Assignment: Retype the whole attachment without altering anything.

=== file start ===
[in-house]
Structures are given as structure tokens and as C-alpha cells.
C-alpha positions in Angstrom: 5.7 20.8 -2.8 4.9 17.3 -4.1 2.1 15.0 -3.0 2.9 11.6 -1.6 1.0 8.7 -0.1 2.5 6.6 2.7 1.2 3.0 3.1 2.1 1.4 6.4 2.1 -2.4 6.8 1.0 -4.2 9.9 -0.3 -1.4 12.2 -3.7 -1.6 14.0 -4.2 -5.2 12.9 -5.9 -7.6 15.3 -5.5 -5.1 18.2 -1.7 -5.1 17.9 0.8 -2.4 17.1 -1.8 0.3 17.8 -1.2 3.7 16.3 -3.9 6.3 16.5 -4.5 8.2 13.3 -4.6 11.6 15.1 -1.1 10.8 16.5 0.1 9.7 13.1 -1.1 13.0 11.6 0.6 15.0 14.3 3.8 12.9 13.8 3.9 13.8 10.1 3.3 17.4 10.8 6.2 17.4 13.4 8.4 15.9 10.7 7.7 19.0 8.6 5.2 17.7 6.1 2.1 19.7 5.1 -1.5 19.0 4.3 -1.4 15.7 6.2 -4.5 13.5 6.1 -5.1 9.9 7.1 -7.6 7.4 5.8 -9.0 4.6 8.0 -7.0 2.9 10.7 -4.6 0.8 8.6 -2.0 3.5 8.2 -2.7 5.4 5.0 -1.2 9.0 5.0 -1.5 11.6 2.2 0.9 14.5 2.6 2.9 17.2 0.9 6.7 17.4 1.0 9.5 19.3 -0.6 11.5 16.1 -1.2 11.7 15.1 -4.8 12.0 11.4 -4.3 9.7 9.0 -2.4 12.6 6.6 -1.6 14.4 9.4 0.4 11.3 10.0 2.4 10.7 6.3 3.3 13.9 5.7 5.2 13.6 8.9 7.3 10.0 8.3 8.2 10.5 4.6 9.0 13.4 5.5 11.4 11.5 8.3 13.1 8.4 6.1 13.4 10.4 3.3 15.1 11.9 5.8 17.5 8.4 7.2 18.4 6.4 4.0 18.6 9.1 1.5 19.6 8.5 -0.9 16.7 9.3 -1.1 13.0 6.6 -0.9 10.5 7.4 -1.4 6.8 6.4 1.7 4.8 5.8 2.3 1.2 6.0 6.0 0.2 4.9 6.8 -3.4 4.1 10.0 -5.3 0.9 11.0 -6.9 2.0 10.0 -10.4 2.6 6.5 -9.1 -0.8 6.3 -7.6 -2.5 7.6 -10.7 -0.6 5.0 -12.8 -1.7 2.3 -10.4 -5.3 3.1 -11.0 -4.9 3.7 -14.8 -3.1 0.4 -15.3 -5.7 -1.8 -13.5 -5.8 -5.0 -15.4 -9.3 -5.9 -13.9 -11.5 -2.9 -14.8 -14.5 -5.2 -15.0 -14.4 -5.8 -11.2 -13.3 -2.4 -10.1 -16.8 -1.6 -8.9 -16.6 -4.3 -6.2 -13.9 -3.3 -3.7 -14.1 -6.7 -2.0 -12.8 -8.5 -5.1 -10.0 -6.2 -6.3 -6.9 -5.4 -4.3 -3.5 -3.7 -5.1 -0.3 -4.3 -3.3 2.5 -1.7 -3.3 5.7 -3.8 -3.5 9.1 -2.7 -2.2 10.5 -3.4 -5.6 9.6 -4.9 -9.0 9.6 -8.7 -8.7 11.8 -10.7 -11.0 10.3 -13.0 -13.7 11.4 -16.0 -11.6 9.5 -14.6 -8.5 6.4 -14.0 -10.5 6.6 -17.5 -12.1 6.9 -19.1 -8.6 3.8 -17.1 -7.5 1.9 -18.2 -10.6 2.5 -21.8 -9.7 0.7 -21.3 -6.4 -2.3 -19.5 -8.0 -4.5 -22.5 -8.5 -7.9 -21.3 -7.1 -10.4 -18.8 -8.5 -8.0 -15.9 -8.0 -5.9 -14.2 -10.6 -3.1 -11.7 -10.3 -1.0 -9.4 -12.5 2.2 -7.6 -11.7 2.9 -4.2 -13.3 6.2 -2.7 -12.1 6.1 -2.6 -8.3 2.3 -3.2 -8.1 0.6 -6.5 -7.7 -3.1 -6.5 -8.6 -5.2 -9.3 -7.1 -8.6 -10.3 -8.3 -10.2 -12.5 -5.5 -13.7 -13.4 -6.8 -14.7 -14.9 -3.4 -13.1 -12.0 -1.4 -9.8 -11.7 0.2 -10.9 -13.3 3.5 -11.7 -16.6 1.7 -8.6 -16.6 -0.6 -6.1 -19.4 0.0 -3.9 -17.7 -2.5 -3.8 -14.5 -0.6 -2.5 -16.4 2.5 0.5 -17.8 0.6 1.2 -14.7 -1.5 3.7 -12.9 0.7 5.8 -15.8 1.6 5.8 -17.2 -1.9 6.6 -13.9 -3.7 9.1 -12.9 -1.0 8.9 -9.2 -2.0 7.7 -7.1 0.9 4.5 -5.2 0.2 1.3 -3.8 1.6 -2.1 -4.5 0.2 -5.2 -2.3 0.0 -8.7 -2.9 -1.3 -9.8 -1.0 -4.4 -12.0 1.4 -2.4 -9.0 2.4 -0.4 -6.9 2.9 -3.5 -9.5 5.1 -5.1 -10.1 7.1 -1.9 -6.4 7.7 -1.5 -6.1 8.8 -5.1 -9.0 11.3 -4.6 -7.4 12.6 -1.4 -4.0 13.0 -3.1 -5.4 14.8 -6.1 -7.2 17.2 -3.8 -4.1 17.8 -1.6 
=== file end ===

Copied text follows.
[in-house]
Structures are given as structure tokens and as C-alpha cells.
C-alpha positions in Angstrom: 5.7 20.8 -2.8 4.9 17.3 -4.1 2.1 15.0 -3.0 2.9 11.6 -1.6 1.0 8.7 -0.1 2.5 6.6 2.7 1.2 3.0 3.1 2.1 1.4 6.4 2.1 -2.4 6.8 1.0 -4.2 9.9 -0.3 -1.4 12.2 -3.7 -1.6 14.0 -4.2 -5.2 12.9 -5.9 -7.6 15.3 -5.5 -5.1 18.2 -1.7 -5.1 17.9 0.8 -2.4 17.1 -1.8 0.3 17.8 -1.2 3.7 16.3 -3.9 6.3 16.5 -4.5 8.2 13.3 -4.6 11.6 15.1 -1.1 10.8 16.5 0.1 9.7 13.1 -1.1 13.0 11.6 0.6 15.0 14.3 3.8 12.9 13.8 3.9 13.8 10.1 3.3 17.4 10.8 6.2 17.4 13.4 8.4 15.9 10.7 7.7 19.0 8.6 5.2 17.7 6.1 2.1 19.7 5.1 -1.5 19.0 4.3 -1.4 15.7 6.2 -4.5 13.5 6.1 -5.1 9.9 7.1 -7.6 7.4 5.8 -9.0 4.6 8.0 -7.0 2.9 10.7 -4.6 0.8 8.6 -2.0 3.5 8.2 -2.7 5.4 5.0 -1.2 9.0 5.0 -1.5 11.6 2.2 0.9 14.5 2.6 2.9 17.2 0.9 6.7 17.4 1.0 9.5 19.3 -0.6 11.5 16.1 -1.2 11.7 15.1 -4.8 12.0 11.4 -4.3 9.7 9.0 -2.4 12.6 6.6 -1.6 14.4 9.4 0.4 11.3 10.0 2.4 10.7 6.3 3.3 13.9 5.7 5.2 13.6 8.9 7.3 10.0 8.3 8.2 10.5 4.6 9.0 13.4 5.5 11.4 11.5 8.3 13.1 8.4 6.1 13.4 10.4 3.3 15.1 11.9 5.8 17.5 8.4 7.2 18.4 6.4 4.0 18.6 9.1 1.5 19.6 8.5 -0.9 16.7 9.3 -1.1 13.0 6.6 -0.9 10.5 7.4 -1.4 6.8 6.4 1.7 4.8 5.8 2.3 1.2 6.0 6.0 0.2 4.9 6.8 -3.4 4.1 10.0 -5.3 0.9 11.0 -6.9 2.0 10.0 -10.4 2.6 6.5 -9.1 -0.8 6.3 -7.6 -2.5 7.6 -10.7 -0.6 5.0 -12.8 -1.7 2.3 -10.4 -5.3 3.1 -11.0 -4.9 3.7 -14.8 -3.1 0.4 -15.3 -5.7 -1.8 -13.5 -5.8 -5.0 -15.4 -9.3 -5.9 -13.9 -11.5 -2.9 -14.8 -14.5 -5.2 -15.0 -14.4 -5.8 -11.2 -13.3 -2.4 -10.1 -16.8 -1.6 -8.9 -16.6 -4.3 -6.2 -13.9 -3.3 -3.7 -14.1 -6.7 -2.0 -12.8 -8.5 -5.1 -10.0 -6.2 -6.3 -6.9 -5.4 -4.3 -3.5 -3.7 -5.1 -0.3 -4.3 -3.3 2.5 -1.7 -3.3 5.7 -3.8 -3.5 9.1 -2.7 -2.2 10.5 -3.4 -5.6 9.6 -4.9 -9.0 9.6 -8.7 -8.7 11.8 -10.7 -11.0 10.3 -13.0 -13.7 11.4 -16.0 -11.6 9.5 -14.6 -8.5 6.4 -14.0 -10.5 6.6 -17.5 -12.1 6.9 -19.1 -8.6 3.8 -17.1 -7.5 1.9 -18.2 -10.6 2.5 -21.8 -9.7 0.7 -21.3 -6.4 -2.3 -19.5 -8.0 -4.5 -22.5 -8.5 -7.9 -21.3 -7.1 -10.4 -18.8 -8.5 -8.0 -15.9 -8.0 -5.9 -14.2 -10.6 -3.1 -11.7 -10.3 -1.0 -9.4 -12.5 2.2 -7.6 -11.7 2.9 -4.2 -13.3 6.2 -2.7 -12.1 6.1 -2.6 -8.3 2.3 -3.2 -8.1 0.6 -6.5 -7.7 -3.1 -6.5 -8.6 -5.2 -9.3 -7.1 -8.6 -10.3 -8.3 -10.2 -12.5 -5.5 -13.7 -13.4 -6.8 -14.7 -14.9 -3.4 -13.1 -12.0 -1.4 -9.8 -11.7 0.2 -10.9 -13.3 3.5 -11.7 -16.6 1.7 -8.6 -16.6 -0.6 -6.1 -19.4 0.0 -3.9 -17.7 -2.5 -3.8 -14.5 -0.6 -2.5 -16.4 2.5 0.5 -17.8 0.6 1.2 -14.7 -1.5 3.7 -12.9 0.7 5.8 -15.8 1.6 5.8 -17.2 -1.9 6.6 -13.9 -3.7 9.1 -12.9 -1.0 8.9 -9.2 -2.0 7.7 -7.1 0.9 4.5 -5.2 0.2 1.3 -3.8 1.6 -2.1 -4.5 0.2 -5.2 -2.3 0.0 -8.7 -2.9 -1.3 -9.8 -1.0 -4.4 -12.0 1.4 -2.4 -9.0 2.4 -0.4 -6.9 2.9 -3.5 -9.5 5.1 -5.1 -10.1 7.1 -1.9 -6.4 7.7 -1.5 -6.1 8.8 -5.1 -9.0 11.3 -4.6 -7.4 12.6 -1.4 -4.0 13.0 -3.1 -5.4 14.8 -6.1 -7.2 17.2 -3.8 -4.1 17.8 -1.6 